Exodus: Gods and Kings
U.S. Release Date:
PG-13 (Violence, Disaster Sequences)
Theatrical Aspect Ratio:
Christian Bale, Joel Edgerton, Aaron Paul, Sigourney Weaver, Ben Kingsley, Indira Varma, Maria Valverde, John Turturro, Tara Fitzgerald, Isaac Andrews
Adam Cooper & Bill Collage and Jeffrey Caine and Steven Zaillian
20th Century Fox
Exodus represents Ridley Scott's attempt to emulate Cecil B. DeMille. Comparisons with The Ten Commandments are both unavoidable and appropriate. Considering the mixed critical reaction to the 1956 spectacle, it is perhaps surprising that Exodus comes up short on nearly every one of those comparisons except perhaps visual splendor. There's no debating that Scott has produced a sumptuous feast for the eyes (although the 3-D is, as is sadly often the case, superfluous), but the screenplay (credited to four screenwriters) is a mess, the pacing is uneven, the acting is inconsistent, and the experience as a whole is a letdown. At 2 1/2 hours, the movie is actually too short to adequately tell the full tale (The Ten Commandments is 70 minutes longer) but that doesn't prevent Scott from presenting multiple, seemingly endless scenes of people crossing deserts.
In the main, Exodus chronicles the key events surrounding the rise of Moses (Christian Bale) as the leader of the Hebrews in slavery, the plagues sent by God, the decision of Ramses (Joel Edgerton) to let the Israelites go, and the pursuit to the Red Sea of the Egyptians. In broad strokes, Exodus is faithful to the outline presented in the Bible book of the same name, but the devil's in the details.
In the first place, there's too much material to effectively cram into 150 minutes. As a result, there are several jarring gaps in the narrative and instances when events move too quickly to have the proper level of gravitas. The plagues are a perfect example: these are presented as orgies of special effects with little exploration of the human impact. At times, such as when a mass of giant crocodiles attack, the productiong feels like it's veering into exploitation film territory. There are also scenes (such as one late in the proceedings when Moses is chiseling out the Ten Commandment) that teeter on the edge of parody. It's not a good thing to be watching a supposed epic and flash back to Mel Brooks' The History of the World Part One.
Skin color issues aside, some of the casting choices are questionable. Christian Bale, who is undoubtedly on board primarily because of his name, is never credible as Moses. Part of the problem is that he's being asked to play a character who's half-Moses/half-Job with deep concerns about his faith and huge reservoirs of self-doubt. This is a Moses for the nihilistic generation. Charlton Heston, for all his bluster, made Moses into a larger than life character viewers could identify with. (Those who spend the entirety of Exodus waiting for Bale to declare "Let my people go!" should know that he never speaks those words.)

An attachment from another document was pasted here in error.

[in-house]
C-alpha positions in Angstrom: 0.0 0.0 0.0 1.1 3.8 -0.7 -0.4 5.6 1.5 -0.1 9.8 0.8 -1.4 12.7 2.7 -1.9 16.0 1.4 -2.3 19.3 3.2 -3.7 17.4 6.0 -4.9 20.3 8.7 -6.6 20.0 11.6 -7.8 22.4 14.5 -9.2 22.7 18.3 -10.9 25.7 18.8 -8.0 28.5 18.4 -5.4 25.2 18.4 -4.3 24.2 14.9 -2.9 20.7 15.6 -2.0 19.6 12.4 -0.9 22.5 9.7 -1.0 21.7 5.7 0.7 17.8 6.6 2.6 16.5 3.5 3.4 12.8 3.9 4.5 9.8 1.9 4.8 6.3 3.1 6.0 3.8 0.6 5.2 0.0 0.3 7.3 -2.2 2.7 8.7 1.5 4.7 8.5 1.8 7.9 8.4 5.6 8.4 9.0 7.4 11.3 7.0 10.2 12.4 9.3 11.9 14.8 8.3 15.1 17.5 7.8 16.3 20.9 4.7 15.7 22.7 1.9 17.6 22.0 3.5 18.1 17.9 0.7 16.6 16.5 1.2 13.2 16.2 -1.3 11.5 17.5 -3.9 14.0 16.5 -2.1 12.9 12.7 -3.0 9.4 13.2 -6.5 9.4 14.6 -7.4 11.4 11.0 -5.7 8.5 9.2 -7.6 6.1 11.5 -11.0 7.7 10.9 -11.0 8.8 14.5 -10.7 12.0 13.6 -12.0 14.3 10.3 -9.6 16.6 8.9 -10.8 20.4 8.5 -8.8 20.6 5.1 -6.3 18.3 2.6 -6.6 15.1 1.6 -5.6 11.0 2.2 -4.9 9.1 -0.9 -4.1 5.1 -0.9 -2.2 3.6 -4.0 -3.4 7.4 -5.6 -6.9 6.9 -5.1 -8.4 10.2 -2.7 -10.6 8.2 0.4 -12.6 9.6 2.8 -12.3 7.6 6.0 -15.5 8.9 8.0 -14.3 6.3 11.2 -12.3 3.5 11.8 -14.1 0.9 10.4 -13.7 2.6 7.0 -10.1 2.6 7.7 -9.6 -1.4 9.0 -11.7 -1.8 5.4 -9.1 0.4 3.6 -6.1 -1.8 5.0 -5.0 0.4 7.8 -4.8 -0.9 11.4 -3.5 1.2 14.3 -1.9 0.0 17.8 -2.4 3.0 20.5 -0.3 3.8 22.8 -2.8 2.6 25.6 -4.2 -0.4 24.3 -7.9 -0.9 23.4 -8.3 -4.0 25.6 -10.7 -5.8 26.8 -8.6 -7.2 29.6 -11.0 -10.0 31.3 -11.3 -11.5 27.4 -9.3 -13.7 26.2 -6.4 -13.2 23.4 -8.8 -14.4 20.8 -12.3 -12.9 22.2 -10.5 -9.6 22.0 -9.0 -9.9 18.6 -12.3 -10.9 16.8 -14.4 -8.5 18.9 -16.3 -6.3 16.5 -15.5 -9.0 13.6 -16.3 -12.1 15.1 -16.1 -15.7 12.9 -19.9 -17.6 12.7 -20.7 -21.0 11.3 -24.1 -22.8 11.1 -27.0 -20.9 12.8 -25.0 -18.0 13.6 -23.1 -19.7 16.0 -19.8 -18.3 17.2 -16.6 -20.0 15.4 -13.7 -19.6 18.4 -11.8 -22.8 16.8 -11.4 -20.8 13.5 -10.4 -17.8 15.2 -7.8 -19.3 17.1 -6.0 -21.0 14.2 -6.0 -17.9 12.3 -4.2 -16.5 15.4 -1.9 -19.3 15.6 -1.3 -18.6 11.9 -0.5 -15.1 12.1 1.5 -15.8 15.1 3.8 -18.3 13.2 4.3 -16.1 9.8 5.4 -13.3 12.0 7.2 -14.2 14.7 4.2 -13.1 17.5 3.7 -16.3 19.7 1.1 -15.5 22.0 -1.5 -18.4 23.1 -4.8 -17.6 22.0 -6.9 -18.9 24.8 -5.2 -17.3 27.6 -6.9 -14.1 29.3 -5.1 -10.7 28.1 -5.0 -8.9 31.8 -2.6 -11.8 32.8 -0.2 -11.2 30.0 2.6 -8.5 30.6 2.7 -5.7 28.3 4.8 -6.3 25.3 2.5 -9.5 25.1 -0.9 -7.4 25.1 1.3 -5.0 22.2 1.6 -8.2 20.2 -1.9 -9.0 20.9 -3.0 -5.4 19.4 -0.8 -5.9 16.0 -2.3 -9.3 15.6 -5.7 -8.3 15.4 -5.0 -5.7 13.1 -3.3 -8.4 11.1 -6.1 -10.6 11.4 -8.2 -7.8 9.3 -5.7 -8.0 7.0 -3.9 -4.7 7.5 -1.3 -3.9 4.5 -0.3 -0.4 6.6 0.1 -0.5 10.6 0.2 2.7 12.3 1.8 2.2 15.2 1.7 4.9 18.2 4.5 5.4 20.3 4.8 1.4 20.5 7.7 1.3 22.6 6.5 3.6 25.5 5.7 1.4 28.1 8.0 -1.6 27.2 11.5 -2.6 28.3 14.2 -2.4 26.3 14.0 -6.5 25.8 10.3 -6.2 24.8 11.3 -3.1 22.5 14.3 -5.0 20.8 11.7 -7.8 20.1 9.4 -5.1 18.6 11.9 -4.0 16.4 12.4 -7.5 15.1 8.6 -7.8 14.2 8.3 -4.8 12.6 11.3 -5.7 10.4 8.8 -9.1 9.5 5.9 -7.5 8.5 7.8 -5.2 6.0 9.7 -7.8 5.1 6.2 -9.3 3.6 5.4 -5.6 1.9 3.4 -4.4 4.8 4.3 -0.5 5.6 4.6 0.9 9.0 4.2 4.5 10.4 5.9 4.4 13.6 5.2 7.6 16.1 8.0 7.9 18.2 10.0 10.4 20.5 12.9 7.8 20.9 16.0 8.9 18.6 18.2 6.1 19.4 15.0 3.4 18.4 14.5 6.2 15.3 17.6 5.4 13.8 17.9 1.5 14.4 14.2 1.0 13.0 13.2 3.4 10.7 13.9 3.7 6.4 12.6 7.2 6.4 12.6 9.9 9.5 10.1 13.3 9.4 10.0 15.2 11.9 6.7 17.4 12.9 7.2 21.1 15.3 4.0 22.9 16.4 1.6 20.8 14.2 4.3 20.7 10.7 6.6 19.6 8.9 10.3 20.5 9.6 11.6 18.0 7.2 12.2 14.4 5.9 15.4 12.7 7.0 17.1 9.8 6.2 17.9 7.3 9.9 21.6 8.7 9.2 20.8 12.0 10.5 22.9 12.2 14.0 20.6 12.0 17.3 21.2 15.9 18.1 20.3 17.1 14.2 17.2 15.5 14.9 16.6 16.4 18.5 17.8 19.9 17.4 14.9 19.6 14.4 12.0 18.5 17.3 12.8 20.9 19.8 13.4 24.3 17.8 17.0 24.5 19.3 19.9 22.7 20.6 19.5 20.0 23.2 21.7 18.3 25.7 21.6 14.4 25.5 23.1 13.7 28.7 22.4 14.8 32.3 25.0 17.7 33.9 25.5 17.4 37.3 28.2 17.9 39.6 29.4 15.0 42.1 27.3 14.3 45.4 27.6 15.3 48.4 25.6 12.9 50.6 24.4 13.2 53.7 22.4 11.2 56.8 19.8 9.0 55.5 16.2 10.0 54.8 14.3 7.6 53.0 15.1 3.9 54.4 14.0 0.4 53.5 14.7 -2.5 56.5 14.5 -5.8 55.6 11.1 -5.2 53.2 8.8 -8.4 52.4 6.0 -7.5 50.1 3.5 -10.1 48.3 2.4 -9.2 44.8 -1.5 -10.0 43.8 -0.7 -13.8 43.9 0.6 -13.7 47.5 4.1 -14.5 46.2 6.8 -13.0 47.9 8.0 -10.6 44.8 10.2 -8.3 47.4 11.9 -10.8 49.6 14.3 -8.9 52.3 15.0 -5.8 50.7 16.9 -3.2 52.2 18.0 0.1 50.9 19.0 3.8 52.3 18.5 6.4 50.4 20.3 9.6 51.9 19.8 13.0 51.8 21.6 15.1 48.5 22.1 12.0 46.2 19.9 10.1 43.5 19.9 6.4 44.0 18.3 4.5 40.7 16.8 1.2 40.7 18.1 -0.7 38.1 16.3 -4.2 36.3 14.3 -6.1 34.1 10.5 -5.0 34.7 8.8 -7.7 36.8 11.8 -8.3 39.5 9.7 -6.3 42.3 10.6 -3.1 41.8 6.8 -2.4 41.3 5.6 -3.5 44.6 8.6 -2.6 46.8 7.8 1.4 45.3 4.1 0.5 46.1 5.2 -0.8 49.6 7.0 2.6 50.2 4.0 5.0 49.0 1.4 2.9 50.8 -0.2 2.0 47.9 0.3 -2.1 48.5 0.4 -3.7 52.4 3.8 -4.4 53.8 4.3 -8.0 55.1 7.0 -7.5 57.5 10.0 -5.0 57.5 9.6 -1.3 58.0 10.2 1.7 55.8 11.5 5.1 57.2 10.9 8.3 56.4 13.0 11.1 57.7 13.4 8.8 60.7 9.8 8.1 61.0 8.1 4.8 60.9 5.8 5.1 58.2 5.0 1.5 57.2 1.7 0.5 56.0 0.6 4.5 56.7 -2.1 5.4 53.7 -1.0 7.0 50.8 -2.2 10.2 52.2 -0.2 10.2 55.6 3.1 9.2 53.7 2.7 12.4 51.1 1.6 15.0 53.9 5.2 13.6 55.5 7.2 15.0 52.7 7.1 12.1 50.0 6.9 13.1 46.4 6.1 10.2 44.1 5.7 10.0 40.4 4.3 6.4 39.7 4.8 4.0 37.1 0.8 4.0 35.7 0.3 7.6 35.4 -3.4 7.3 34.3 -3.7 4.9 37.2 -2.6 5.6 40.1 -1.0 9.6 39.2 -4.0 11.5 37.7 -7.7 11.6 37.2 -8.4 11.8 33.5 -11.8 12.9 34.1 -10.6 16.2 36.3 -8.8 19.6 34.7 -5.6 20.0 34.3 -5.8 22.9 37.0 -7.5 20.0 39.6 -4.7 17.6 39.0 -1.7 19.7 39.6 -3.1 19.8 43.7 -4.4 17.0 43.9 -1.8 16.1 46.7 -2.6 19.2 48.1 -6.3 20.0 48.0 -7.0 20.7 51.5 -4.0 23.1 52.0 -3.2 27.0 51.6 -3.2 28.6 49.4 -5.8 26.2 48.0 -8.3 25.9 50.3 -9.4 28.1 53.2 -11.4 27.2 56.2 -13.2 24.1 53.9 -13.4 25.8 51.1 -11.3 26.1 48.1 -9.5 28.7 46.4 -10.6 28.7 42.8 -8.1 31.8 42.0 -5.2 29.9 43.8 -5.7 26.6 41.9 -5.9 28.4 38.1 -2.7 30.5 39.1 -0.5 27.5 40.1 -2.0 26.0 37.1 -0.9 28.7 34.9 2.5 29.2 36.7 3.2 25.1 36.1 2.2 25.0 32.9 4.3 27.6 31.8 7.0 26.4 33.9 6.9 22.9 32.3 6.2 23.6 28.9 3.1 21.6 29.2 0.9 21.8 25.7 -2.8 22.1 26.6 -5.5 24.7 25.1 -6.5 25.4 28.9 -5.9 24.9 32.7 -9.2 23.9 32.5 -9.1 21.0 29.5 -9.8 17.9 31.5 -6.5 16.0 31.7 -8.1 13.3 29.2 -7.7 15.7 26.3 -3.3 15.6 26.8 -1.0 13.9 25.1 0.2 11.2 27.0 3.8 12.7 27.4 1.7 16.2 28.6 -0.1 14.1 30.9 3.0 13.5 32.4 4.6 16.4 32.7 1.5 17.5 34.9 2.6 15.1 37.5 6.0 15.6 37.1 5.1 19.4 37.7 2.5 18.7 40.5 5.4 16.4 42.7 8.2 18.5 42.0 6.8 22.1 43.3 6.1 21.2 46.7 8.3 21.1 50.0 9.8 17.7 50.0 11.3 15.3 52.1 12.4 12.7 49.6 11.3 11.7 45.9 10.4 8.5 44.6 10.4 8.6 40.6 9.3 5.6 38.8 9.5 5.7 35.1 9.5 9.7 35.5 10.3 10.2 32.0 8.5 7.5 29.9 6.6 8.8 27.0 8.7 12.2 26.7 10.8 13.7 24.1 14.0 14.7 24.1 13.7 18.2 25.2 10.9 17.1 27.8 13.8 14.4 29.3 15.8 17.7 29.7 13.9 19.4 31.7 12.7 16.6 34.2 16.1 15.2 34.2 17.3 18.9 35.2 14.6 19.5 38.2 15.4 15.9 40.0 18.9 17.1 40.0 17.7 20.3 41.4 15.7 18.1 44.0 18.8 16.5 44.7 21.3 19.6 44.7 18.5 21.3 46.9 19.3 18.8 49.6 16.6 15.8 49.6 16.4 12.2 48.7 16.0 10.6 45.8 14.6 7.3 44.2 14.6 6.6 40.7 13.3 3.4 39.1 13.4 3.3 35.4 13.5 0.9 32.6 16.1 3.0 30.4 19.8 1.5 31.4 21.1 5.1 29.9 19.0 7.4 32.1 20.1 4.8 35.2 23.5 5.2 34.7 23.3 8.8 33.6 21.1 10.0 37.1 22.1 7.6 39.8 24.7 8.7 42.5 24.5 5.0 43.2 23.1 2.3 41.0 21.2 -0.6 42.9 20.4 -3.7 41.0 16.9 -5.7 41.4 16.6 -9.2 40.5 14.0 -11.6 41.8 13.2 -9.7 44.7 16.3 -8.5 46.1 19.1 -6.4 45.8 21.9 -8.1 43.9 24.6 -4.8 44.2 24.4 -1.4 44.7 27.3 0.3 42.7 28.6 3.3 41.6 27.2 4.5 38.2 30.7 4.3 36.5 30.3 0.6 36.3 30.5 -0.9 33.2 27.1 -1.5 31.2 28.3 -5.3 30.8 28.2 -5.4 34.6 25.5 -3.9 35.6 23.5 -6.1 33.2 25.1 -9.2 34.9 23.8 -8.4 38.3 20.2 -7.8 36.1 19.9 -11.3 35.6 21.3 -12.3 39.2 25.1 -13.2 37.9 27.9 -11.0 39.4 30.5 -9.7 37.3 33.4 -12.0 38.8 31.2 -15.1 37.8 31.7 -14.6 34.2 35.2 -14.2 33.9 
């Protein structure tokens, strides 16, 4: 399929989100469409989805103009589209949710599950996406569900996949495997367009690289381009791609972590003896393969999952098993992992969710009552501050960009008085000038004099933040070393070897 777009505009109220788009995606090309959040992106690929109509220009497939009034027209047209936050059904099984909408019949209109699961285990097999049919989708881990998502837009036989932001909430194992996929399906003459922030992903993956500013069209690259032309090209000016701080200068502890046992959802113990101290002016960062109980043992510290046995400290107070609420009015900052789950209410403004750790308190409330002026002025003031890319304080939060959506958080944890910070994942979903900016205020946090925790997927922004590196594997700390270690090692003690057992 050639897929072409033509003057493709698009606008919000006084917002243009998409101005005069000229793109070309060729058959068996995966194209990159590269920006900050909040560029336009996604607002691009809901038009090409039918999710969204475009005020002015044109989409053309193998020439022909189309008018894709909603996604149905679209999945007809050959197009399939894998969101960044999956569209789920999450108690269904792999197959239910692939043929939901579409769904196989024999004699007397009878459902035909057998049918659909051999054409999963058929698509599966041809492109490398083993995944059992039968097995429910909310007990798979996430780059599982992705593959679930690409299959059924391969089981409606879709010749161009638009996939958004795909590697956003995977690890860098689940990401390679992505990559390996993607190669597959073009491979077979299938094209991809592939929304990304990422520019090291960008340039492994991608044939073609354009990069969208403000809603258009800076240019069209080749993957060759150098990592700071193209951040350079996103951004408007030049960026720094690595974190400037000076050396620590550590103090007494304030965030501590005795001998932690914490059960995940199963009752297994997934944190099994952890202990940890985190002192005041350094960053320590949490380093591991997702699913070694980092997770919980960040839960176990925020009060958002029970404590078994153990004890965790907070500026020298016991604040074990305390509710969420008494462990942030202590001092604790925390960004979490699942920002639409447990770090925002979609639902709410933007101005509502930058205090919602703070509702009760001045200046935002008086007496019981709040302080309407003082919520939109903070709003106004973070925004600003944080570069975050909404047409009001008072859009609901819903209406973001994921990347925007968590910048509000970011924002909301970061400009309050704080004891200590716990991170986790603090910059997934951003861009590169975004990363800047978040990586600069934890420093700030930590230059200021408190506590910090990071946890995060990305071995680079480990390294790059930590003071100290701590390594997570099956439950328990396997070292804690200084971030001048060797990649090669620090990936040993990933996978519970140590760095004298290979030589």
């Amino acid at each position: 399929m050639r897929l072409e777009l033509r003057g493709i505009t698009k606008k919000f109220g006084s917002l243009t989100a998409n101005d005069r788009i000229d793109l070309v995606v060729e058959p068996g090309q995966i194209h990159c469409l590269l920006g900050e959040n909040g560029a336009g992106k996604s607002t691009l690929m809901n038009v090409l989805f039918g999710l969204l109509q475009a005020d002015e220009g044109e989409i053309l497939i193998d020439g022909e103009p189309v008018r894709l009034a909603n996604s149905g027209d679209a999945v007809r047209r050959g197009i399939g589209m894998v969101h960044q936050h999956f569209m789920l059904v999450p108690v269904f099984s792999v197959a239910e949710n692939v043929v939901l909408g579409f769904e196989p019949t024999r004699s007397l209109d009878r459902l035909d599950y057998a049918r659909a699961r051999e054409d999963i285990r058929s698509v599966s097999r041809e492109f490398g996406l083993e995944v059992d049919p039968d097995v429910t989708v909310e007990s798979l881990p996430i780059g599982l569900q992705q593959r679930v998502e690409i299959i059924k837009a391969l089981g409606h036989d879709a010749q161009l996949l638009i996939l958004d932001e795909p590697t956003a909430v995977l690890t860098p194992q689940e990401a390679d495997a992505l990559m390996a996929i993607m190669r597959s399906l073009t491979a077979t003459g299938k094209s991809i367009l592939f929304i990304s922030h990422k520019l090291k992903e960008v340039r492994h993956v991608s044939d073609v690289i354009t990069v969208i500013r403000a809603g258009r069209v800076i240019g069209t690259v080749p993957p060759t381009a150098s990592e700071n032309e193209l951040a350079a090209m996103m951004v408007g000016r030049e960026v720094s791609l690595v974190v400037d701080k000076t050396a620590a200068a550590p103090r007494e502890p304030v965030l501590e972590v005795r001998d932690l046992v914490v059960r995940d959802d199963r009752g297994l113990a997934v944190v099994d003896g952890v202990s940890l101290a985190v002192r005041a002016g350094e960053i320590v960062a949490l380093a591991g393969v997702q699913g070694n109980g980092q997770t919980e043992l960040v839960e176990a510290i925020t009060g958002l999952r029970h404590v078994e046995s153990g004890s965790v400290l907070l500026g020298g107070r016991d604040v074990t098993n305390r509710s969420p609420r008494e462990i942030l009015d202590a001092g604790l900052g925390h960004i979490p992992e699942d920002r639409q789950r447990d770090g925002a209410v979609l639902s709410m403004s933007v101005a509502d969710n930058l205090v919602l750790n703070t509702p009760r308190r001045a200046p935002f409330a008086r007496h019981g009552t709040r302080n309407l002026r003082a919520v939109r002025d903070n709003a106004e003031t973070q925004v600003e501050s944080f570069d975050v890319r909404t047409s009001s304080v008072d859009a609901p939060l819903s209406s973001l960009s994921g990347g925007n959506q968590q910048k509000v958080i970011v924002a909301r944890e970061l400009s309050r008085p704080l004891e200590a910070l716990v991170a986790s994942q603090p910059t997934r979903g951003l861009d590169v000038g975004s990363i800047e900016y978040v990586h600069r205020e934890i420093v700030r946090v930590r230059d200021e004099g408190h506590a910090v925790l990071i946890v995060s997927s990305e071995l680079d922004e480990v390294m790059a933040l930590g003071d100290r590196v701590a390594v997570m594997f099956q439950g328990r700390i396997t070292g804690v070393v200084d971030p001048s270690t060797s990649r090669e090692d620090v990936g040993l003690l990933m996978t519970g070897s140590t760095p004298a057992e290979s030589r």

Joel Edgerton's Ramses also falls victim to poor writing. The character is given some "character building" scenes showing his devotion to his son, but he's also painted as being petty and venal. His court is filled with snakes but the politics (along with most of Sigourney Weaver's role) appear to have been left in the cutting room. The "brotherly" relationship between Moses and Ramses is as cold as ice. There's never any pretense that these two like each other so it's not much of a tragedy when they end up on opposite sides. Of the "name" actors, the only one who does a good job is Ben Kingsley, and he's only on screen for ten minutes.
Perhaps the biggest misstep is to have God represented not by a booming, disembodied voice but by 11-year old Isaac Andrews. This image of The Almighty is so absurd as to render nearly every scene in which he appears almost satirical. One doesn't have to be believer to understand that a god - any god - needs to be imposing to work on screen. The guise of a petulant child is far too commonplace to inspire awe. Bible purists may also be irritated by the decision to have the Red Sea parted via a tsunami rather than by a wave of Moses' hand, but that strikes me more as an instance of artistic license that a faux pas.
If there's a saving grace and a reason to stick it out through Exodus' seemingly interminable running time, it's that the movie is visually impressive. Although there are some scenes in which the CGI is obvious and overdone, there are also some eye-popping moments. Not all of these are the big, showy scenes like the plagues and the Red Sea crossing. I was most impressed by the detail evident in the aerial shots of ancient Egypt.
There's no denying that, at times, Exodus is immersive but that quality is fleeting, too often undone by a scattershot and uneven screenplay and a complete lack of emotional impact. Characters pop up and disappear with alarming regularity. Plot points are glossed over. A romance happens in less than two minutes (this is not an exaggeration). In some ways, it's like Noah, in that a more secular interpretation of a Bible story has resulted in some bizarre choices. But this is sloppier than Noah and that's hard to forgive, especially from a director of Scott's stature. Exodus is far from the worst movie of 2014, but it may be the year's most disappointing.
WATCH A TRAILER/CLIP: